Four things Elizabeth Gilbert taught me about writing
Posted March 4th, 2014 by Sharon Green in writing
It’s not often you get the opportunity to meet someone you admire.
But this week I had the pleasure of meeting my one of my favourite authors, Elizabeth Gilbert.
Seven years ago I picked up a copy of Eat, Pray, Love and couldn’t put it down. Strangely, I discovered the book after returning from a 6-week trip to Europe, my first solo journey abroad. As expected, I related to the story well because I was in the right head space at the time of reading it. But I also found myself appreciating Gilbert’s talent for writing in such an eloquent yet concise manner. I feel I have learned a lot from reading her prose.
I went along to an event held in Melbourne which turned out be a lovely evening of music and conversation between Gilbert and her good friend Rayya Elias.
Gilbert shared some particularly insightful advice on what has influenced her writing and writing habits. Here are the key things I learned from her:
1) Write for one person only
While Gilbert couldn’t offer pointers on how to structure a book, such as using a specific formula or technique, she did offer an interesting piece of guidance.
“Writing for only one person, so you can engage the reader on an intimate level, is my best advice,” she said.
When you write with intentions to help or serve a large and diverse audience, it becomes a difficult task to fulfil.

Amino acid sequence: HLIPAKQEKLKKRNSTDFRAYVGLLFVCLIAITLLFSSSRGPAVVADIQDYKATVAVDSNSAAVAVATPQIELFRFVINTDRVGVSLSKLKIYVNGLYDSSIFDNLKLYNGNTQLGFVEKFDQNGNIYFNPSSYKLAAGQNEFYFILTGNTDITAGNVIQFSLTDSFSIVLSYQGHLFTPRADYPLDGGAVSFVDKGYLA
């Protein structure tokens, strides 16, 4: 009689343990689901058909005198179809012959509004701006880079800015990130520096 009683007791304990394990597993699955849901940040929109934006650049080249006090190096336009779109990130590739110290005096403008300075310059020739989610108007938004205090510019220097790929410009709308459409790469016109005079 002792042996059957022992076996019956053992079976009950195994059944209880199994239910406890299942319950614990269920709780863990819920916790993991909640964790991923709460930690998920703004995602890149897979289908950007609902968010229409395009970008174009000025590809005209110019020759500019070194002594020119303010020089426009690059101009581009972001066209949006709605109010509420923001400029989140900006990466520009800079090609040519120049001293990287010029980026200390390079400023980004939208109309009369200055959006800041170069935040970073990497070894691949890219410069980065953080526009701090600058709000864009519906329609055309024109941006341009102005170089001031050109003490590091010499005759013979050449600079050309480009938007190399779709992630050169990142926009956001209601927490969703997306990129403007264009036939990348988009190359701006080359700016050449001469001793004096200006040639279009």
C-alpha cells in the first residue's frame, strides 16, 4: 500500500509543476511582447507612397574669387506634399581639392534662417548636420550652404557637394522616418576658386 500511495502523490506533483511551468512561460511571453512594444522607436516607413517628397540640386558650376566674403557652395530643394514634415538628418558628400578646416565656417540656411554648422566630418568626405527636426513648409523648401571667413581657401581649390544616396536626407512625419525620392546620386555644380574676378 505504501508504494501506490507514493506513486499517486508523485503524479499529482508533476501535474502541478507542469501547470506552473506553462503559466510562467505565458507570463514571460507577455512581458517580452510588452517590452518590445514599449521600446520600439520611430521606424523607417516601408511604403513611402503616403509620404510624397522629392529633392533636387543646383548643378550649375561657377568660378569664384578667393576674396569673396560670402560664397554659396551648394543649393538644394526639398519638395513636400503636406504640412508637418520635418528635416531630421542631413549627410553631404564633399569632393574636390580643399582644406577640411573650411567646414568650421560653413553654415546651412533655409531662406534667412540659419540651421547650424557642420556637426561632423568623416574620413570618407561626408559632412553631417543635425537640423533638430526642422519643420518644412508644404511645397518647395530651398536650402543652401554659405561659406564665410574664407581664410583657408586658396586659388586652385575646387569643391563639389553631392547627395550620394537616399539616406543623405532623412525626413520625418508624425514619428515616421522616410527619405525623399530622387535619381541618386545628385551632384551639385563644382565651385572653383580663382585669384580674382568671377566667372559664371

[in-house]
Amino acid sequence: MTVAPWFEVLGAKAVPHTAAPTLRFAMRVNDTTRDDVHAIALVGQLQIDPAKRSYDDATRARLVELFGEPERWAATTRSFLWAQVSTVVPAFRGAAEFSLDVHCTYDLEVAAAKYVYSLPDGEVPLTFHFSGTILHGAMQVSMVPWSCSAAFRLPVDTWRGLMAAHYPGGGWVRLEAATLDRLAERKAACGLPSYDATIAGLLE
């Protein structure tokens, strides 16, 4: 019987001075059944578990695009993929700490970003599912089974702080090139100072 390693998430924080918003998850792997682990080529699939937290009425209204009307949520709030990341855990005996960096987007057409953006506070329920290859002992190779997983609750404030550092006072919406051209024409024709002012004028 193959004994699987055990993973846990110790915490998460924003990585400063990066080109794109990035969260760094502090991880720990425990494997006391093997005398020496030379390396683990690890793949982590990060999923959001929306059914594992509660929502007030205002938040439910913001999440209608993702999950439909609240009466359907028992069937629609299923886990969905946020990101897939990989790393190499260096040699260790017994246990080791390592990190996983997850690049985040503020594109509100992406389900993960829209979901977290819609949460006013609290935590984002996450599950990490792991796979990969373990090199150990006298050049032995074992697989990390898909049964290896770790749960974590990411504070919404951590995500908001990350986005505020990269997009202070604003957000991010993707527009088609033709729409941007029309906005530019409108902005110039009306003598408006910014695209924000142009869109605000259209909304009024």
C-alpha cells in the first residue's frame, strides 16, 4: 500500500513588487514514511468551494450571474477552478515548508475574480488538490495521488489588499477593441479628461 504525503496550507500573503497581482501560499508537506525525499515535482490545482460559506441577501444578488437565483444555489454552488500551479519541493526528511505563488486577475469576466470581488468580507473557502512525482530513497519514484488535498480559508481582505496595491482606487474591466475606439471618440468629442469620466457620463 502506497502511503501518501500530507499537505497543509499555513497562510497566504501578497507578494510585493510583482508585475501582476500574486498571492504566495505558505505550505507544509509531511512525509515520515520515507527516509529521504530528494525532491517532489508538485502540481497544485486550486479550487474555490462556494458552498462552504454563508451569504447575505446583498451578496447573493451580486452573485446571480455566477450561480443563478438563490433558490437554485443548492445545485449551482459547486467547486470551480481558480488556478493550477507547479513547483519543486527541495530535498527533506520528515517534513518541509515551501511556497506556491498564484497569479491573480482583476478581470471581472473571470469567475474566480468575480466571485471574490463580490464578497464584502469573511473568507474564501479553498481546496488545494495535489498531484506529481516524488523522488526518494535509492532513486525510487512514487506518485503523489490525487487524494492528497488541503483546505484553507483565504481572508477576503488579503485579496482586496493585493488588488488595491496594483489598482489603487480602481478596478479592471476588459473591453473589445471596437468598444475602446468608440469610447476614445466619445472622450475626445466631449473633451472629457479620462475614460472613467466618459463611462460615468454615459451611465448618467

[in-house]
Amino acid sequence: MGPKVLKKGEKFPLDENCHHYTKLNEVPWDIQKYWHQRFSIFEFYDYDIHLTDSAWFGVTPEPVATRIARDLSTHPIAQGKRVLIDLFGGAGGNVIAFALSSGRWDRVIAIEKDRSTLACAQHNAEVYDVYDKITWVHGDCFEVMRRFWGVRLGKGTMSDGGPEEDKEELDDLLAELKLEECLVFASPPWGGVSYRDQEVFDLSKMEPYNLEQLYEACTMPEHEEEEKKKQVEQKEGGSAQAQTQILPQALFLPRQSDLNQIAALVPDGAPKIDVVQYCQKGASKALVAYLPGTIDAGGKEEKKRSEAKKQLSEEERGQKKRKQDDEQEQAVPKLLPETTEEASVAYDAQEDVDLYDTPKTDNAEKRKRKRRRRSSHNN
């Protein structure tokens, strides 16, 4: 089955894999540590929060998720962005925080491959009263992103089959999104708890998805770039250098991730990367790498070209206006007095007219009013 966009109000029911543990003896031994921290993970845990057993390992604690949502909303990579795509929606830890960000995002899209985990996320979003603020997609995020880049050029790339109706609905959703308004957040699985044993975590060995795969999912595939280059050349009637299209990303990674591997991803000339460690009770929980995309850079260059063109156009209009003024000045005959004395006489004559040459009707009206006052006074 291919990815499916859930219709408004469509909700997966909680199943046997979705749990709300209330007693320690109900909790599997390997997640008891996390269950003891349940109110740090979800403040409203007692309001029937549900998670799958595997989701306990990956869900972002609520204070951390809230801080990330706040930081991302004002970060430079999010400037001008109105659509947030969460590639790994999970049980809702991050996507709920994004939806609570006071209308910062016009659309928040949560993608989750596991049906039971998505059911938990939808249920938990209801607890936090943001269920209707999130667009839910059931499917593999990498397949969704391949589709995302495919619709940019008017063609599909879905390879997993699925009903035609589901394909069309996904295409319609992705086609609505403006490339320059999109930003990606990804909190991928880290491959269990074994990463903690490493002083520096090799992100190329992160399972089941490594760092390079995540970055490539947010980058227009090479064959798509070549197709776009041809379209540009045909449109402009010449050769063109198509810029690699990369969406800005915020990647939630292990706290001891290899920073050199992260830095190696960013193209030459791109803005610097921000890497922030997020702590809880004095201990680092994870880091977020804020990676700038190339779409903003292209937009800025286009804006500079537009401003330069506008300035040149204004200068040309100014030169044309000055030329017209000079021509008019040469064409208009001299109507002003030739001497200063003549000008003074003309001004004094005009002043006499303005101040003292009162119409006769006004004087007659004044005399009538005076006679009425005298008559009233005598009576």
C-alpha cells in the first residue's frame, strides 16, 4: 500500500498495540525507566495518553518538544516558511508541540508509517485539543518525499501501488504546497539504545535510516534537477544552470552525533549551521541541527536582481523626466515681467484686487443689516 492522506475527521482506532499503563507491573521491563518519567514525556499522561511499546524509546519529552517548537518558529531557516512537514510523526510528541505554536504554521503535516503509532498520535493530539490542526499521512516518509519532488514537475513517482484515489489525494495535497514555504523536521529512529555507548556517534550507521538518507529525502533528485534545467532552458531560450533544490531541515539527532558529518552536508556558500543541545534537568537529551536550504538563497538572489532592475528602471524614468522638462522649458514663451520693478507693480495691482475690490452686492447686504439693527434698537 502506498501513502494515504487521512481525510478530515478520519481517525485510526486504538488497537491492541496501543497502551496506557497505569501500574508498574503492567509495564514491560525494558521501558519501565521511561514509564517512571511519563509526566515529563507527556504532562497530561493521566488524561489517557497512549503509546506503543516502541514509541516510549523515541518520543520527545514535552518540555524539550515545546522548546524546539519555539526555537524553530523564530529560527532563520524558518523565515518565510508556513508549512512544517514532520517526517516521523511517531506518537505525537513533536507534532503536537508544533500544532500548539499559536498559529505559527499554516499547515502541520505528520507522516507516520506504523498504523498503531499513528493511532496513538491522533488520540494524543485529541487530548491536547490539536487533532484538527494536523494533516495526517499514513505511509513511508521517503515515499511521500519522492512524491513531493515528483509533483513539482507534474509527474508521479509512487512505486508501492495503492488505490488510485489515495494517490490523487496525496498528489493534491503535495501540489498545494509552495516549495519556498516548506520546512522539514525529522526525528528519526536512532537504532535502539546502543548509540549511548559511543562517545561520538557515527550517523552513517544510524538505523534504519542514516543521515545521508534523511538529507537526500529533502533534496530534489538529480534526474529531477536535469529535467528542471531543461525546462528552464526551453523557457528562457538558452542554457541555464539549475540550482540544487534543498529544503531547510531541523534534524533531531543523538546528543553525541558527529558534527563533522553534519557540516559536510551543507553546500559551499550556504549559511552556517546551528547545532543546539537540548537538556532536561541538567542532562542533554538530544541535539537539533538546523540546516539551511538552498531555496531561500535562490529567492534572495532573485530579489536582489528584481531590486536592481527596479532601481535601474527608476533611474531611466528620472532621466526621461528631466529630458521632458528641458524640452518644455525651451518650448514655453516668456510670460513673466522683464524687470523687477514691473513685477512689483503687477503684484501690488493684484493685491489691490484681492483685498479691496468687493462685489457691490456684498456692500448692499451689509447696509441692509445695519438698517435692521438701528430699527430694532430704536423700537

Instead, write for an audience of one and you will be able to engage on the deepest level possible, advised Gilbert.
2) Be wildly ambitious
Gilbert said her ambition allowed her to be fearless when sharing her writing with others and when pitching her work to editors.
At the age of 18, Gilbert started sending short stories to editors at magazines and newspapers to get published.
“I was never afraid to be ambitious,” she said.
But don’t confuse ambition with being competitive, warned Gilbert.
She spoke of her ambition as her motivation, drive and eagerness to succeed but equally understood that ambition is closely aligned with challenges and requires effort.
“Learn early on that neither rejection nor failure nor criticism will kill you,” she said.
3) Manage your creativity
Gilbert said she commits to a single project at a time so she can give it her full creative attention.
She also believes that creativity is on offer everywhere you go.
Gilbert said a single moment or idea can offer inspiration but that it’s up to the individual to commit to it to make something of it.
Gilbert said creativity is best executed when it can be collaborated, whether that be with another person, in the form of a piece of art or, in her case, with her writing.
“Creativity and inspiration is a living force and we co-habitat with it,” she said.
4) Narrow your focus
Gilbert said she never doubted becoming a writer. “It (writing) was my one source of stability,” she said.
For Gilbert, the writing path has been straight and narrow, and she refers to her love for her work akin to the kind of love mothers have for their children.
In many ways, this narrow focus worked in Gilbert’s favour because she admits she was not distracted or pulled in different directions by other talents or interests.
“I’m very lucky because I’ve only ever wanted to do one thing with my life and I’ve only ever been good at one thing. I’m not interested in anything but writing and I’m not good at anything but writing.”
What is the most helpful thing you have learned about writing? Share it in the comment section below.